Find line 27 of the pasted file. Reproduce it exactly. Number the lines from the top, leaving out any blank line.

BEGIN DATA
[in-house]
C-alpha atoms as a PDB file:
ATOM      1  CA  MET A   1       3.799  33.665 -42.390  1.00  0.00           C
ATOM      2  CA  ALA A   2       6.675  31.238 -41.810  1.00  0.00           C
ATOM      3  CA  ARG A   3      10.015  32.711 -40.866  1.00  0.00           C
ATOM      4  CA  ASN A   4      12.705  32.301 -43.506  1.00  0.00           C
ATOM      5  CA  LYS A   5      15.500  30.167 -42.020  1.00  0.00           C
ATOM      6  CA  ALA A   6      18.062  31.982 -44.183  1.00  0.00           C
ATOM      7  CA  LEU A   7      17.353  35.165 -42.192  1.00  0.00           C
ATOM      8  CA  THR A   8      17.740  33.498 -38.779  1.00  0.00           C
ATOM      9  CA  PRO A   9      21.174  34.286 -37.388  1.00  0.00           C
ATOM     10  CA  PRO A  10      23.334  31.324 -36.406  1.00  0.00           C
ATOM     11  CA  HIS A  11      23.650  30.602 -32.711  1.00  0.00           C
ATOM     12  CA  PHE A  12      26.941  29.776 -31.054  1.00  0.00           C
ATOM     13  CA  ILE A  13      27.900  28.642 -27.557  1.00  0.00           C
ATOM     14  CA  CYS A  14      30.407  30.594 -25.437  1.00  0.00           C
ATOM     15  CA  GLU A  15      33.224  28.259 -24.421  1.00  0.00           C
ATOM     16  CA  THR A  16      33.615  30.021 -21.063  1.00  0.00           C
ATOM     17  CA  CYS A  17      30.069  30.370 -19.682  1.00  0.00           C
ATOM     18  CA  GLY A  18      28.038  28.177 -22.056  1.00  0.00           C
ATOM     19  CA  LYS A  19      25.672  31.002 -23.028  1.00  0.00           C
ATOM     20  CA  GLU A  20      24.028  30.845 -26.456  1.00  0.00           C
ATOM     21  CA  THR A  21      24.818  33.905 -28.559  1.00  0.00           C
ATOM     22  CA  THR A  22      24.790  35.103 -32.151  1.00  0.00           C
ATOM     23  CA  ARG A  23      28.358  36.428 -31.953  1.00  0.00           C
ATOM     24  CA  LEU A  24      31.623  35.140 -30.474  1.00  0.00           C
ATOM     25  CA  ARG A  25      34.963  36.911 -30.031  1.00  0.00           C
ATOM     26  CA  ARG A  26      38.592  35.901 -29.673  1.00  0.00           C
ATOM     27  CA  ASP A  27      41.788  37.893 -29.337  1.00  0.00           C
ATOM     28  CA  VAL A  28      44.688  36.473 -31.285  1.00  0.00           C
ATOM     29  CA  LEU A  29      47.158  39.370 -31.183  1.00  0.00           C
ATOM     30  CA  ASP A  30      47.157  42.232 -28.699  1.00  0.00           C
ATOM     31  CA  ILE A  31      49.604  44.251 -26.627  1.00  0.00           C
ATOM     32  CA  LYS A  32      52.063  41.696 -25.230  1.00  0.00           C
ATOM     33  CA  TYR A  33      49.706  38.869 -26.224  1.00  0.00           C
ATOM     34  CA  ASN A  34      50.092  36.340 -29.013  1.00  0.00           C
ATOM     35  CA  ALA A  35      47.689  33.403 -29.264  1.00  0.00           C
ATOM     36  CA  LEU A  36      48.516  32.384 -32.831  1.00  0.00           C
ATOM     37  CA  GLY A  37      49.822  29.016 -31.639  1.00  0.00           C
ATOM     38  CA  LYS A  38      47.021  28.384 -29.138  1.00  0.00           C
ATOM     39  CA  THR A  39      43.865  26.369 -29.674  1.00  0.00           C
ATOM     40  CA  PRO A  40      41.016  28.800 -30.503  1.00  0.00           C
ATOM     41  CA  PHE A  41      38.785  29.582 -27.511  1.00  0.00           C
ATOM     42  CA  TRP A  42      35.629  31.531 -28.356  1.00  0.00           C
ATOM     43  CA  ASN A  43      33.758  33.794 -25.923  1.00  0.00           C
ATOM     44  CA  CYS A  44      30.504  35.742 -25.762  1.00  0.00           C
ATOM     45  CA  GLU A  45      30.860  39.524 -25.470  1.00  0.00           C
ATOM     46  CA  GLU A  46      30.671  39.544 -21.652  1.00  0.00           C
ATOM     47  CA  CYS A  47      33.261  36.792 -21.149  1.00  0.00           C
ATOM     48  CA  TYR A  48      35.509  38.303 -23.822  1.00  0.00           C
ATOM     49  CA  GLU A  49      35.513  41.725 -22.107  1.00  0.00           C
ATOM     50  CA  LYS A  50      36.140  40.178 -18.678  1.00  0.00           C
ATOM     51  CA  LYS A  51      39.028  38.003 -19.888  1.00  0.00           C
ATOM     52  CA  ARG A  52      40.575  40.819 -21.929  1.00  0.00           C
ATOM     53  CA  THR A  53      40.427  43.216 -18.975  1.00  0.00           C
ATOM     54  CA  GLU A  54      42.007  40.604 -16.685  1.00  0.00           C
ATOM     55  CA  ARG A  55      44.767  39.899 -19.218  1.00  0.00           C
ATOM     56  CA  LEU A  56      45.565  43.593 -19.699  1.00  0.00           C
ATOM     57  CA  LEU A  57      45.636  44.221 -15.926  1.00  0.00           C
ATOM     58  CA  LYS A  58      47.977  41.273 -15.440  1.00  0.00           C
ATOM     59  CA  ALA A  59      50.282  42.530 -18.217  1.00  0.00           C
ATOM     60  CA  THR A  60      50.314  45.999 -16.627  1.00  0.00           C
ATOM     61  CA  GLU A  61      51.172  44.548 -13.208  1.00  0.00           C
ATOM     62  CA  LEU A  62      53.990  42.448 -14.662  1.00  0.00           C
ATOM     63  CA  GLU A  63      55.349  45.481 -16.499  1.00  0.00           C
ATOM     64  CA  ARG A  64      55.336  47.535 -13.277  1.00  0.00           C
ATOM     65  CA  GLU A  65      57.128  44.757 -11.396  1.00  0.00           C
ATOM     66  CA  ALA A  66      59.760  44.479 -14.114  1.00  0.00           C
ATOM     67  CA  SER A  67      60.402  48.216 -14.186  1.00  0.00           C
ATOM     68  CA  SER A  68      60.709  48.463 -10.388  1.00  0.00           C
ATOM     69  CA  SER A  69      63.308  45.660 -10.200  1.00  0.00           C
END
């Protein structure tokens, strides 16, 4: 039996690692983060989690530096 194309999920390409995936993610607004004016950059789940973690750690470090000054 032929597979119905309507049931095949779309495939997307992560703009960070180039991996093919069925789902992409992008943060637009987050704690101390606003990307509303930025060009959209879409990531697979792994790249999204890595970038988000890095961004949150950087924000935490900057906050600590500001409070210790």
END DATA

ATOM     25  CA  ARG A  25      34.963  36.911 -30.031  1.00  0.00           C